In 1920 Japan’s wartime economic boom collapsed, and the country suffered a series of recessions. Bad economic conditions were aggravated by the great Kant? earthquake of 1923, which devastated the Tokyo-Yokohama region. Agricultural prices plunged, and the rural economy stagnated. A major bank panic in 1927 set off alarm bells, but conditions grew much worse with the onset of the Great Depression—the global economic slump that began at the end of 1929. Japan’s manufacturing production fell, workers were laid off, a new wave of strikes began, and the rural economy went into a tailspin.
These deteriorating economic conditions undercut the fragile growth of Japan’s democracy. Public opinion laid blame for the country’s economic troubles at the door of the political party leaders, who reacted slowly and conservatively to the economic crisis. Public distrust of the parties was heightened by revelations of political scandals involving the bribery of Diet members, cabinet members, and other leading politicians. Tight links between political parties and big business firms, known as zaibatsu, also deepened public suspicions.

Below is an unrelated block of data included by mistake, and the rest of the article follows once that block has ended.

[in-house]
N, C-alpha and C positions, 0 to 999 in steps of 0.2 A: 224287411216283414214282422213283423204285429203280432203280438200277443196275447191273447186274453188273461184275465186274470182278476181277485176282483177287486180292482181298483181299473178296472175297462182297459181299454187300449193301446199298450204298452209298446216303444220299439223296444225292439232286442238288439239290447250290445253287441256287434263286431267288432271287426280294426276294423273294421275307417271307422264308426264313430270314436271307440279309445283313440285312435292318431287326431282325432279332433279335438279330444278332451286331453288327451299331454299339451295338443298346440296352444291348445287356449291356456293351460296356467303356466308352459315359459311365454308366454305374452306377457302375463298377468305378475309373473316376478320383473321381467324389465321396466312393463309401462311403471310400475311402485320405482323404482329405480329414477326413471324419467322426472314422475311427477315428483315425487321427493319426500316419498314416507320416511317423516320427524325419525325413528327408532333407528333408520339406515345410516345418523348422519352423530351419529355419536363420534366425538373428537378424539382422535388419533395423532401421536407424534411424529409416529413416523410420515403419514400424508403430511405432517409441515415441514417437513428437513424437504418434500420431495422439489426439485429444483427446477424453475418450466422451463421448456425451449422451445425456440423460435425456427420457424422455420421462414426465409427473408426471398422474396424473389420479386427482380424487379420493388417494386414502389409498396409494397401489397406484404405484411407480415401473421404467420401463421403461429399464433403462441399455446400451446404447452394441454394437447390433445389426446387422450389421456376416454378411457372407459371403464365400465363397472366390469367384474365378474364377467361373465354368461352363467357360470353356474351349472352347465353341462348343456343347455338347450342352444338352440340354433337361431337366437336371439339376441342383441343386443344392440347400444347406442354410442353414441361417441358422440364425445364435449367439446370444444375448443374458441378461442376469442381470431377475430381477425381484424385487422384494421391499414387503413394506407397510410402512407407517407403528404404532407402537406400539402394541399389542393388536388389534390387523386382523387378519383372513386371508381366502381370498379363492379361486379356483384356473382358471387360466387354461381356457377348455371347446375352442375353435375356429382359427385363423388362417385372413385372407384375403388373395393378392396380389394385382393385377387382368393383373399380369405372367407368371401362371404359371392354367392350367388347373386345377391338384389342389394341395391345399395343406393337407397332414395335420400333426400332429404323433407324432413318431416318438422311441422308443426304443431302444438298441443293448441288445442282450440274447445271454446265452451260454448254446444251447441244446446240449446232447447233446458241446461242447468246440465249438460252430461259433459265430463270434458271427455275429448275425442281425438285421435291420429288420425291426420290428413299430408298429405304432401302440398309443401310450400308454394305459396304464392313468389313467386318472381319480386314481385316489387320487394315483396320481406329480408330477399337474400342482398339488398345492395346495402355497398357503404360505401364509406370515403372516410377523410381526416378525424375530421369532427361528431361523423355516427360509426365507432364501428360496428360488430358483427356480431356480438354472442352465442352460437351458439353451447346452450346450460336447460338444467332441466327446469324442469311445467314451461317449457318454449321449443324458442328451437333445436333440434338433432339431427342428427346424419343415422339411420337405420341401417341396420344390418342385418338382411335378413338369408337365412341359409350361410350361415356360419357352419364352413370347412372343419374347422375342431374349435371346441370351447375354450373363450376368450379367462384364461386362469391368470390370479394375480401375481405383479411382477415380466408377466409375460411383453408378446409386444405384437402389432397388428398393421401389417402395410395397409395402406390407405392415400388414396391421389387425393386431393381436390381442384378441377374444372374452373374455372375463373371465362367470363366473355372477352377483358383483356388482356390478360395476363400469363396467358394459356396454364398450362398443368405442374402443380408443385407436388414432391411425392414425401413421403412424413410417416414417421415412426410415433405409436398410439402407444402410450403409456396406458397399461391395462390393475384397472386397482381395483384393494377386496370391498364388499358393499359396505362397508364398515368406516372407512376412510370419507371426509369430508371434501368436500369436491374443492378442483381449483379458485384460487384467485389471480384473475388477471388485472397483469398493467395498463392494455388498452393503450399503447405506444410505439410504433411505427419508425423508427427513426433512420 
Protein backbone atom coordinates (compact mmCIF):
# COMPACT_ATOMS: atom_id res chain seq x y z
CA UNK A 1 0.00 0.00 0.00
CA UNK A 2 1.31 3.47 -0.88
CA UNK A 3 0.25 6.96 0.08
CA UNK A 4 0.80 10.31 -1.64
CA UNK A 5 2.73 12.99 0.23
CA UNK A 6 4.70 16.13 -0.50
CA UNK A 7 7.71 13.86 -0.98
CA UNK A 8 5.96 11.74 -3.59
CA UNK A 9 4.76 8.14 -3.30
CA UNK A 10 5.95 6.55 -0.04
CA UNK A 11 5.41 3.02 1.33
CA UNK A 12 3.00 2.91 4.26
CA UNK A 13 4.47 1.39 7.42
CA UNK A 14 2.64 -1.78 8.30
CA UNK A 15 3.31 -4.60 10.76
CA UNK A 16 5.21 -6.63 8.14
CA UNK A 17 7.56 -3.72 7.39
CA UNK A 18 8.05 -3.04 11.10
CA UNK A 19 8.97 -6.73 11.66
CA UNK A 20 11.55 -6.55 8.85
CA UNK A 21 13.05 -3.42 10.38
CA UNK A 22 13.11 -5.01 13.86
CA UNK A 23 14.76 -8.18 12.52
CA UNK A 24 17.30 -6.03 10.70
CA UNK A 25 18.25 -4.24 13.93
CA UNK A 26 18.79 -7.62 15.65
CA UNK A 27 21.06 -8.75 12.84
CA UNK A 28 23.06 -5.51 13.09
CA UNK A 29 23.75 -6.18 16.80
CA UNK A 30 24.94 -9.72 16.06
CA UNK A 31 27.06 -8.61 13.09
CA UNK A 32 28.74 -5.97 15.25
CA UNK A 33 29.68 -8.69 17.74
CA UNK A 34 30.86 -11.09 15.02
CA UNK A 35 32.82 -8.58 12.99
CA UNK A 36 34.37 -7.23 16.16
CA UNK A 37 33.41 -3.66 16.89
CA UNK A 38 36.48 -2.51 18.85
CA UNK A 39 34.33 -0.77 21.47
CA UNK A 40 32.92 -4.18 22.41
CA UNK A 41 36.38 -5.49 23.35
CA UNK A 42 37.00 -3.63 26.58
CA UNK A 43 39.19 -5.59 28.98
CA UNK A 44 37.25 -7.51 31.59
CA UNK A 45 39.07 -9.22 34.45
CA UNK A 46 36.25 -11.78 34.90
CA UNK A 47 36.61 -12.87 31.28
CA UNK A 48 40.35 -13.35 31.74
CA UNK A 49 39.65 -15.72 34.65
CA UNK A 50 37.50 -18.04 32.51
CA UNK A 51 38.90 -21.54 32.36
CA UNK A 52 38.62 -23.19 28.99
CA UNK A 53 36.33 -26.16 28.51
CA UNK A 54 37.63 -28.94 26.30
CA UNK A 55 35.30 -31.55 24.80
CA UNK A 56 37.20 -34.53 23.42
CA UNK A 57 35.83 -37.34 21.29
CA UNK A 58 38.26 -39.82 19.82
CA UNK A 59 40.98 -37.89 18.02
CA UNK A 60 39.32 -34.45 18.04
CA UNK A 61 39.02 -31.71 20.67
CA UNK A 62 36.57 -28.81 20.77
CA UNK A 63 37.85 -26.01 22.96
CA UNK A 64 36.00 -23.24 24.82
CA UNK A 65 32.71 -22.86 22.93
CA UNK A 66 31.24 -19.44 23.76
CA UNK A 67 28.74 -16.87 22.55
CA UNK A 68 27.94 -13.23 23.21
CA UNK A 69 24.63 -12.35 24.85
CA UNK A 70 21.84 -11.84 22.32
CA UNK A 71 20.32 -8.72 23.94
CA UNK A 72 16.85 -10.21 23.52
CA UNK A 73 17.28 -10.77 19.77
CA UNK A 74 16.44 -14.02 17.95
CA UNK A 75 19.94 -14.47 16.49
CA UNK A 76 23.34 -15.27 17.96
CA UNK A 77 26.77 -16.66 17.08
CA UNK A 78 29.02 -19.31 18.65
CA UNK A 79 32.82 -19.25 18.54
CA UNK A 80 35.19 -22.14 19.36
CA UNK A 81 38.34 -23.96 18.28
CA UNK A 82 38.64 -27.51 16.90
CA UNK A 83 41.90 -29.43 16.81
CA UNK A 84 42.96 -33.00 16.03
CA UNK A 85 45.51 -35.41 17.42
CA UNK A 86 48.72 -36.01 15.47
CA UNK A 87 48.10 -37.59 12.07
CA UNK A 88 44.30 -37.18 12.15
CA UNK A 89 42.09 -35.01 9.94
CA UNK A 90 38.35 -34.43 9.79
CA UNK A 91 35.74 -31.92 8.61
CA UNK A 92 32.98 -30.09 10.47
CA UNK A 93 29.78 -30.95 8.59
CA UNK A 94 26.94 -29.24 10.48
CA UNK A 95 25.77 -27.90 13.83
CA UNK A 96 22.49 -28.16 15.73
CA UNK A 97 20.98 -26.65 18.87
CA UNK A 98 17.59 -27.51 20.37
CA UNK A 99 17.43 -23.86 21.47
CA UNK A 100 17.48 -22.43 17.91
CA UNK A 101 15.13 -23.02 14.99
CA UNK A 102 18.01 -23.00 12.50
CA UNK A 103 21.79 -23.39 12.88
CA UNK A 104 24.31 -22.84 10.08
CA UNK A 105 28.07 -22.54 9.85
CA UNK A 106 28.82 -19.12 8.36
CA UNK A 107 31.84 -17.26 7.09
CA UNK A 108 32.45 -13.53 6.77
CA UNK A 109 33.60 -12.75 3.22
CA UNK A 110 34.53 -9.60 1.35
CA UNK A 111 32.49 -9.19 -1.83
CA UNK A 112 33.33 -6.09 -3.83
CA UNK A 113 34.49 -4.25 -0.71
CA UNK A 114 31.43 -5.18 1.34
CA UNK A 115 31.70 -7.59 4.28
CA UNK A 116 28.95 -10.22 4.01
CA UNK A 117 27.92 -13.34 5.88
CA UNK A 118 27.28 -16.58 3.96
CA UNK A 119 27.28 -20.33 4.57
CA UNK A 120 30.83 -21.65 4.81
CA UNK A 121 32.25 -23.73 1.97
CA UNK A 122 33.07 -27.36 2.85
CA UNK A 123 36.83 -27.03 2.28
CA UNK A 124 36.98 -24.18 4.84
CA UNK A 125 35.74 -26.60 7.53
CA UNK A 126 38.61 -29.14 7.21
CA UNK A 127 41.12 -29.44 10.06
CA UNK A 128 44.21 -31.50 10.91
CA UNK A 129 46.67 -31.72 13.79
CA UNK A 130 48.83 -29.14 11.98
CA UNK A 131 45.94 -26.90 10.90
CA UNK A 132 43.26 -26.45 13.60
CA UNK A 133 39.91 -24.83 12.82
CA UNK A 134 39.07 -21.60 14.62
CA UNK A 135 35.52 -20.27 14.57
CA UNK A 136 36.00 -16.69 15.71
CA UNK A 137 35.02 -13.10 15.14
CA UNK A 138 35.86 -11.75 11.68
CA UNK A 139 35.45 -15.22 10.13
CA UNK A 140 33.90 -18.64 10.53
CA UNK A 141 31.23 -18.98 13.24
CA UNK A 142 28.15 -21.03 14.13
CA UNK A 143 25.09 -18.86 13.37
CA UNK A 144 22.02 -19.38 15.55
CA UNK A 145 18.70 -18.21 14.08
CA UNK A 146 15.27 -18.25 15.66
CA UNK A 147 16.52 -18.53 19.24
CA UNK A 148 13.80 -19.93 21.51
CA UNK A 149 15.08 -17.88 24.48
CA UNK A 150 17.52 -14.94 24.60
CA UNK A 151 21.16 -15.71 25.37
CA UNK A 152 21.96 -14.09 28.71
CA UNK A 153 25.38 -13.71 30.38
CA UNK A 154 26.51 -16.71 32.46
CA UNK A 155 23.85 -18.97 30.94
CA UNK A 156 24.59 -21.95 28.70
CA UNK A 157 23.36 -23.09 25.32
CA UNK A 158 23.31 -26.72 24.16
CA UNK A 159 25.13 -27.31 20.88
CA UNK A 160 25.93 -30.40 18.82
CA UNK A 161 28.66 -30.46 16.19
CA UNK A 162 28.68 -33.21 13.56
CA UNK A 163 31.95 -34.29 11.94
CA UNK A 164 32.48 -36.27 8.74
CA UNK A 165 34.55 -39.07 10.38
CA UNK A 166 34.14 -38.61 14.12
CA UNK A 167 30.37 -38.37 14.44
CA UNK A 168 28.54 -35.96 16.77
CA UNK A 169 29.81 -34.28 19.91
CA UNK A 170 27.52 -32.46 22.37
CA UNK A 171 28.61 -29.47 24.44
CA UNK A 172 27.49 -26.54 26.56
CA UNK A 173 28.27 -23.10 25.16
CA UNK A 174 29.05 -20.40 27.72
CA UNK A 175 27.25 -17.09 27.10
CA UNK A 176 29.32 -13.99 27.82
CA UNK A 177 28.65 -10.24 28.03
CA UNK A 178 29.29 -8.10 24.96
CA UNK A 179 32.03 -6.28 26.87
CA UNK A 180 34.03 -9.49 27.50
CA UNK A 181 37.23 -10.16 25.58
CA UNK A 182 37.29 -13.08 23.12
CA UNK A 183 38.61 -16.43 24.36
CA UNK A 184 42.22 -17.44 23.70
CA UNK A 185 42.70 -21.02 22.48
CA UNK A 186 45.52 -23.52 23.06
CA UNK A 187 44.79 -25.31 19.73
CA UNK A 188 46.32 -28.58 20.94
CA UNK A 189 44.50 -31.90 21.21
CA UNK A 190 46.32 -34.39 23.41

By the early 1930s radical right-wing groups had formed, seeking to end party rule through terrorism. Extreme nationalists, these radicals sought to preserve traditional Japanese values and culture and eradicate what they saw as Western influences: party government, big business, and recent cultural imports. Many junior military officers, often from conservative rural backgrounds, shared these ultranationalist views. To achieve their aims, the radicals, with their sympathizers in the military, plotted to assassinate leading business and political figures. In May 1932 the era of party cabinets ended when a terrorist group assassinated Prime Minister Inukai Tsuyoshi. From 1932 until 1945, Japan was governed by military and bureaucratic cabinets whose members claimed to stand above partisan politics. "Japan" © Emmanuel BUCHOT, Encarta, Wikipedia.
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